Did Alexander the Great have any children?

We see the famous mosaic from Pompeii of Alexander the Great riding his horse in battle.
When Alexander the Great died, did he have any heirs? (Image credit: Image courtesy Wikimedia, from an ancient mosaic in Pompeii, Italy)

Alexander the Great ascended the Macedonian throne at age 20 and died just 12 years later, having conquered one of the largest empires in the ancient world. During that time, did he father any children, and, in the power vacuum following his death, what happened to these heirs?

In a word: yes. Alexander had one and possibly even two children — both sons. One, known as Alexander IV, was his son with his wife Roxana. The other, known as "Heracles of Macedon," was his son with Barsine, his mistress. 

Roxana was the daughter of a chief in Bactria, an area in Central Asia. Alexander's forces captured her while campaigning in the region and she married him in around 327 B.C., wrote Ian Worthington, a professor of ancient history at Macquarie University in Sydney, Australia, in his book "Alexander the Great: A Reader" (Routledge, 2012). But Alexander didn't live to see their son; She was pregnant with Alexander IV when Alexander died in Babylon in 323 B.C. 

"Heracles of Macedon" was born to a mistress named Barsine, a Persian noblewoman, around 327 B.C., making him about four years older than Alexander IV. Some scholars in modern times question whether Alexander was actually the father of Barsine, as Alexander never formally acknowledged the child. But there appears to be a consensus among some modern scholars that Heracles was his biological son. 

"[A] few historians are skeptical of Alexander's paternity, but I do not share their view," Joseph Roisman, an emeritus professor of classics at Colby College in Maine, told Live Science in an email. 

Roxana holding Alexander IV with the Greek general Eumenes, by the Italian painter Padovanino (lived 1588-1649). (Image credit: Public Domain; Wikimedia)

Why didn't they become king? 

After Alexander the Great died of a mysterious illness at age 32, there was no clear successor for his massive empire, which stretched from the Balkans to modern-day Pakistan. His wife was pregnant with Alexander IV, although at the time it was not known if the child was a boy or girl. 

Heracles of Macedon was not legitimate, making his claim to the throne more difficult. "The boy was never a contender to succeed him because he was illegitimate and the son of a mistress," Worthington told Live Science in an email. 

Additionally, both Roxana and Barsine were of Asian ancestry, which some of Alexander's troops did not like. "According to the ancient [Roman] Alexander historian Quintus Curtius, both sons were proposed as potential heirs to the throne in a meeting of the generals and cavalry class, but the army rank and file — infantry — rejected both because the mothers were Asian," Carol King, an associate professor of classics at the Memorial University of Newfoundland, told Live Science in an email.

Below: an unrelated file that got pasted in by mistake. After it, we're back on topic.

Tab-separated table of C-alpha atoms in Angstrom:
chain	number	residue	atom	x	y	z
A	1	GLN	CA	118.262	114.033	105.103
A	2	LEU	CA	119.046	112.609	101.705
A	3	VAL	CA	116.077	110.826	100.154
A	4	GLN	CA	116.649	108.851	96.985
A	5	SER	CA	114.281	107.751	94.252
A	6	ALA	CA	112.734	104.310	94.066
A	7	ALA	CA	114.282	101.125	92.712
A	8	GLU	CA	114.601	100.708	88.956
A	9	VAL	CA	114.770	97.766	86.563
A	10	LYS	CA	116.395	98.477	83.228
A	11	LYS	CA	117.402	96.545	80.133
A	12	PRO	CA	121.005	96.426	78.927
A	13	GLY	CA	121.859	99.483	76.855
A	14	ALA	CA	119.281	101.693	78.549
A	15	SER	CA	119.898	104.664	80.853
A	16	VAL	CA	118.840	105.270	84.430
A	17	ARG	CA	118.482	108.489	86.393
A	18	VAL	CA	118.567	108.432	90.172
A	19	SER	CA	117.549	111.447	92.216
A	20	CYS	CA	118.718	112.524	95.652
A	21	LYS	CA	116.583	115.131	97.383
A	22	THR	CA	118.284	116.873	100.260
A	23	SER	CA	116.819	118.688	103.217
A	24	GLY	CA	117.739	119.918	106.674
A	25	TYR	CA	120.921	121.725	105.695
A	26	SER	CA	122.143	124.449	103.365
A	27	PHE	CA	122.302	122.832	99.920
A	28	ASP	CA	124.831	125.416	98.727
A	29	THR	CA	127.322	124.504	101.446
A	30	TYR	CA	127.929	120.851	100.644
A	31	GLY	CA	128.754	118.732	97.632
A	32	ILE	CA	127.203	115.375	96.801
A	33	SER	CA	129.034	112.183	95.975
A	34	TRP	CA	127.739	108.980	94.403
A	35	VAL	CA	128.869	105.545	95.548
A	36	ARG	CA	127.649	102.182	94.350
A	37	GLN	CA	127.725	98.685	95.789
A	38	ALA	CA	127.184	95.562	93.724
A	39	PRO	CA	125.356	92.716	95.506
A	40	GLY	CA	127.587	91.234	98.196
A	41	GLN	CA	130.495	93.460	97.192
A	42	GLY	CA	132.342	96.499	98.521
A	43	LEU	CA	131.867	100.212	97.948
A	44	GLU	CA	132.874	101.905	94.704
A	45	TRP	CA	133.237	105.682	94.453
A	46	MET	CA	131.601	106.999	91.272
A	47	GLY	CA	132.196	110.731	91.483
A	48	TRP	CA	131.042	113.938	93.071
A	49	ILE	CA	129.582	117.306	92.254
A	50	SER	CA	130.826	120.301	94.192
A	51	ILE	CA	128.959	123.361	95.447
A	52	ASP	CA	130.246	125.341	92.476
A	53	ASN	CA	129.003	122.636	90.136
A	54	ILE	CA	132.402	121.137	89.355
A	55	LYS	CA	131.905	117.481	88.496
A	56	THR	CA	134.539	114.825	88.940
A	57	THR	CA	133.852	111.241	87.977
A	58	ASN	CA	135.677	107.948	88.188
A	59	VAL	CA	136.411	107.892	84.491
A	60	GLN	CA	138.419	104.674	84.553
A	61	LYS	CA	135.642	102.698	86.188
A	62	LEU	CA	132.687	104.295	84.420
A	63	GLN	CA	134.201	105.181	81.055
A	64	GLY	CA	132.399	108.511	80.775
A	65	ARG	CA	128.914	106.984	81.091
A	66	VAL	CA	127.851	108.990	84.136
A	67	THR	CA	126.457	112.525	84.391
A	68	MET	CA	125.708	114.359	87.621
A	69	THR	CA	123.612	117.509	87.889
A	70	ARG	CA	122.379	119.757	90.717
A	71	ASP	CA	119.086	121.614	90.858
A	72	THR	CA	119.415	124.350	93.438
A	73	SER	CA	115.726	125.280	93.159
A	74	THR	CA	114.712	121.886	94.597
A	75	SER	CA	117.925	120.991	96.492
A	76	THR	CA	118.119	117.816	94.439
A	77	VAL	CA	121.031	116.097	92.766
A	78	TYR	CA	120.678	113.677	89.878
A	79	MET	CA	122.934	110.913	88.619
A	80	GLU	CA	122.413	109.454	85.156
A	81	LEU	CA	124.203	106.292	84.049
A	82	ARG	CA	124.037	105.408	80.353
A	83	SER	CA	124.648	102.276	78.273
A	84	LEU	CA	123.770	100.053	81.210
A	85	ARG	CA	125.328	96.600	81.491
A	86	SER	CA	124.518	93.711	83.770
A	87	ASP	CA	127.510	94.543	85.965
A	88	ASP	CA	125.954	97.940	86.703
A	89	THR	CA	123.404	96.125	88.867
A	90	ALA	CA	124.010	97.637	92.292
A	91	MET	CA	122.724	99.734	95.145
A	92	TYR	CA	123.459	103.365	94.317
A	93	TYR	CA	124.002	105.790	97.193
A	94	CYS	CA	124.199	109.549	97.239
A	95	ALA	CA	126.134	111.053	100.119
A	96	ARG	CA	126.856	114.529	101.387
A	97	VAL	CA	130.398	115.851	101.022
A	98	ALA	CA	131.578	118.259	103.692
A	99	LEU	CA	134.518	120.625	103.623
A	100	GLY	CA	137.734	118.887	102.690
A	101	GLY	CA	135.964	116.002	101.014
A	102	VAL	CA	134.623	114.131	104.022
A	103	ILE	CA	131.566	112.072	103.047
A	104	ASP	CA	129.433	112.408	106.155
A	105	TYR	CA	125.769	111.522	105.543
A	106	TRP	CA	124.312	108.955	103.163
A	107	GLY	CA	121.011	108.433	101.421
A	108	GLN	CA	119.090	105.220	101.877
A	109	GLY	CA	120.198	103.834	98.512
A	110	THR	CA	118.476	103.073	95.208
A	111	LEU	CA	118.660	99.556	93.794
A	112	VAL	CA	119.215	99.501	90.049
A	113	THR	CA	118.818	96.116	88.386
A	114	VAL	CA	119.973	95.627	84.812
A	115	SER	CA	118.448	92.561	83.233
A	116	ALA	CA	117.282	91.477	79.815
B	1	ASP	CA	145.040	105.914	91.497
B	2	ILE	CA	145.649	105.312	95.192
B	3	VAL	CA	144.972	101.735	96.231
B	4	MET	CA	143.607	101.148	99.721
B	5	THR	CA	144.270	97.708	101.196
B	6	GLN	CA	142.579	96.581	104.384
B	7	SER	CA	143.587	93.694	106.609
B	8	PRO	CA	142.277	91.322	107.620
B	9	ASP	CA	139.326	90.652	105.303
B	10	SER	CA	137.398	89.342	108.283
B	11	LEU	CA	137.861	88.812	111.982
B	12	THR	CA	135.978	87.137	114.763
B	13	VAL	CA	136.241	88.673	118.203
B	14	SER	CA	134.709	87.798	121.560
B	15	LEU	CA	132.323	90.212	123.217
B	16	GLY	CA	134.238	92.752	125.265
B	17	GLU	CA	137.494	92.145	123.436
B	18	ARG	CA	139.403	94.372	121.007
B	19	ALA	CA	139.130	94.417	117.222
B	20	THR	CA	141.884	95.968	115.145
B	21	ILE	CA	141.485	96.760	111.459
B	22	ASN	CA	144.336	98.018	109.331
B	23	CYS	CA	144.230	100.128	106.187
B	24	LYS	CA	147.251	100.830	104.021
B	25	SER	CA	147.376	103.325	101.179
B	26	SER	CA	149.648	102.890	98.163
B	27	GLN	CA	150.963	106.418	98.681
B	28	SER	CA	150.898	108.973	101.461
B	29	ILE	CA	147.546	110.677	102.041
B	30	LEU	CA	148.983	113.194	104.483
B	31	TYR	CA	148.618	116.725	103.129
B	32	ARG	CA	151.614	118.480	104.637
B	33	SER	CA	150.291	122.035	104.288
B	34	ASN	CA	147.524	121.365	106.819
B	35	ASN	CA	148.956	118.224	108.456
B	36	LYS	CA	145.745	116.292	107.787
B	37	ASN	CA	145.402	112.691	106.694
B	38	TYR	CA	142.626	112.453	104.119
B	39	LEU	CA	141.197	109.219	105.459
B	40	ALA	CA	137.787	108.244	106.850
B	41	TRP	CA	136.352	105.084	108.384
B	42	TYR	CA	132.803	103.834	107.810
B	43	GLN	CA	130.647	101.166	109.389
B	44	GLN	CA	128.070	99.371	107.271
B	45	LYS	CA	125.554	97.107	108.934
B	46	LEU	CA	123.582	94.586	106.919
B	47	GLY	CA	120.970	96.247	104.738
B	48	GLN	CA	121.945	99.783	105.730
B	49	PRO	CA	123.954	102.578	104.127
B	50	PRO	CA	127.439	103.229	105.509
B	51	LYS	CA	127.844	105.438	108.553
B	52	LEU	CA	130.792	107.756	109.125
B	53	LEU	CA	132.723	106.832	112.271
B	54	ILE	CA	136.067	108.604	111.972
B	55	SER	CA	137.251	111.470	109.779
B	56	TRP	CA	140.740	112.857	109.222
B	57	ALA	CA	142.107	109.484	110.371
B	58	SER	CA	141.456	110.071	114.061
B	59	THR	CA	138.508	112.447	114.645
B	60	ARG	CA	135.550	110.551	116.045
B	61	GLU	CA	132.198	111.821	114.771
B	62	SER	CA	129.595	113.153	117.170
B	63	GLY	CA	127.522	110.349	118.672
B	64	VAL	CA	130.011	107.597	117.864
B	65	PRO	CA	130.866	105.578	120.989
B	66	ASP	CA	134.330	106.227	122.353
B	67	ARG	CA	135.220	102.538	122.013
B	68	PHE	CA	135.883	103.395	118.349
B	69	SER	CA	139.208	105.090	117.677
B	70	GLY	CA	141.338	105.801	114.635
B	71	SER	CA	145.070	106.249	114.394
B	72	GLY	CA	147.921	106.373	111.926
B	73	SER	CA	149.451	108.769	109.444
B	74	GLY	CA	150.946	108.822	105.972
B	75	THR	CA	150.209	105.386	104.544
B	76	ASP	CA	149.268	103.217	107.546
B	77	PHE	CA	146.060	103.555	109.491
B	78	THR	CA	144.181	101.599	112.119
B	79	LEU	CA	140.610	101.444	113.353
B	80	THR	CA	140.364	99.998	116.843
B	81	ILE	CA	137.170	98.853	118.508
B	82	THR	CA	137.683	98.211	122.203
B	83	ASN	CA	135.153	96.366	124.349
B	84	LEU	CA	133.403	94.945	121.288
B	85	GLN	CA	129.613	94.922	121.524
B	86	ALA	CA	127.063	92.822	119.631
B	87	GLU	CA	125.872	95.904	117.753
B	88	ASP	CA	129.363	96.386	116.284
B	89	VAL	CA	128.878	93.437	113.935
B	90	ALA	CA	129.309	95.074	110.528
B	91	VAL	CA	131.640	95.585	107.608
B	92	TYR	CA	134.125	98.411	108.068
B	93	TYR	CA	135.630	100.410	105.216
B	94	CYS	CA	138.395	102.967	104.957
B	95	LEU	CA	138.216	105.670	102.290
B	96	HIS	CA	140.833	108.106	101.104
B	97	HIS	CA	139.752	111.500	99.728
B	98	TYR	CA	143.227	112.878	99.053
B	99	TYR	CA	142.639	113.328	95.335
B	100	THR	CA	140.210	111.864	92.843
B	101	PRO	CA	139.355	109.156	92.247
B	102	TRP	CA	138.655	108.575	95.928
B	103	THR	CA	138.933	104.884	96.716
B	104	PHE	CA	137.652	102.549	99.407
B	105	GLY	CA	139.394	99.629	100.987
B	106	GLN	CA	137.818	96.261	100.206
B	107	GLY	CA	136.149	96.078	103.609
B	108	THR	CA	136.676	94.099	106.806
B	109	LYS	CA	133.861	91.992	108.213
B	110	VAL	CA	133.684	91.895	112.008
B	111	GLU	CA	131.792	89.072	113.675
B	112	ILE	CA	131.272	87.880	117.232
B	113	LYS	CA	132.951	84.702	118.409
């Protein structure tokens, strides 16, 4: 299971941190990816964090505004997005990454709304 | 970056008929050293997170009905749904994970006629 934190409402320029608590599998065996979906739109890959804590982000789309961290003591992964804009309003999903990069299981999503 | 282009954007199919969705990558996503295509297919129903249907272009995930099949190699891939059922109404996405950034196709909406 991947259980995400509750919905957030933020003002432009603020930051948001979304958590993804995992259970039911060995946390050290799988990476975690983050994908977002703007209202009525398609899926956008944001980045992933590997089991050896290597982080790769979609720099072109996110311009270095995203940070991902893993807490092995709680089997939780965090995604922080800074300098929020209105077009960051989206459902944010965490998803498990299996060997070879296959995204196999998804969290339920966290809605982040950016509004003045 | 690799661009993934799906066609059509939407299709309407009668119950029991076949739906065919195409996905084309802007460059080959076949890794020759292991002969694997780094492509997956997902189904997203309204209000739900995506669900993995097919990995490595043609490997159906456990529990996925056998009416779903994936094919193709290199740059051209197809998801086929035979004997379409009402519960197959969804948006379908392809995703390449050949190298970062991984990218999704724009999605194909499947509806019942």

Arrhidaeus, the half brother of Alexander the Great, became king and Alexander IV was made a co-ruler after he was born. However, "neither 'king' could rule in practice, of course," King said. Arrhidaeus had some form of mental impairment that made it difficult for him to exercise power while Alexander IV was just an infant. As a result, "all became pawns in the wars of the successors, Alexander's powerful generals, as they fought each other for control of the empire; and all were murdered," King said, referring to Arrhidaeus and Alexander's children. 

Alexander the Great's mother, Olympias, took on a significant role in the power struggle. In 317 B.C., she agreed to become the guardian of Alexander IV and, with the help of an army led by a general named Polyperchon, captured Arrhidaeus and had him killed, wrote Robin Waterfield, an independent scholar with a background in classics, in his book "Dividing the Spoils: 'The War for Alexander the Great's Empire" (Oxford University Press, 2011). However, a force led by a general named Cassander attacked Olympias and captured her along with Alexander IV in 316 B.C. and had Olympias killed. 

Alexander IV and Roxana then found themselves captives of Cassander, who effectively controlled Macedonia as a king. Cassander didn't want any competition for the throne, so he had Alexander IV and Roxana killed around 309 B.C., to prevent the teenage heir from coming of age and potentially taking power. 

Heracles of Macedon didn't fare any better. The general Polyperchon took Alexander's illegitimate son captive, and, after reaching a deal with Cassander, had him killed shortly after Alexander IV's death, Waterfield wrote. 

Owen Jarus
Live Science Contributor

Owen Jarus is a regular contributor to Live Science who writes about archaeology and humans' past. He has also written for The Independent (UK), The Canadian Press (CP) and The Associated Press (AP), among others. Owen has a bachelor of arts degree from the University of Toronto and a journalism degree from Ryerson University. 

  • Hardon Collider
    Cassander (Kassandros) was Alexander's brother in law. He was married to Thessaloniki, daughter of Phillip the Great and half-sister to Alexander. He ruled Macedonia while Alex was campaigning in Asia.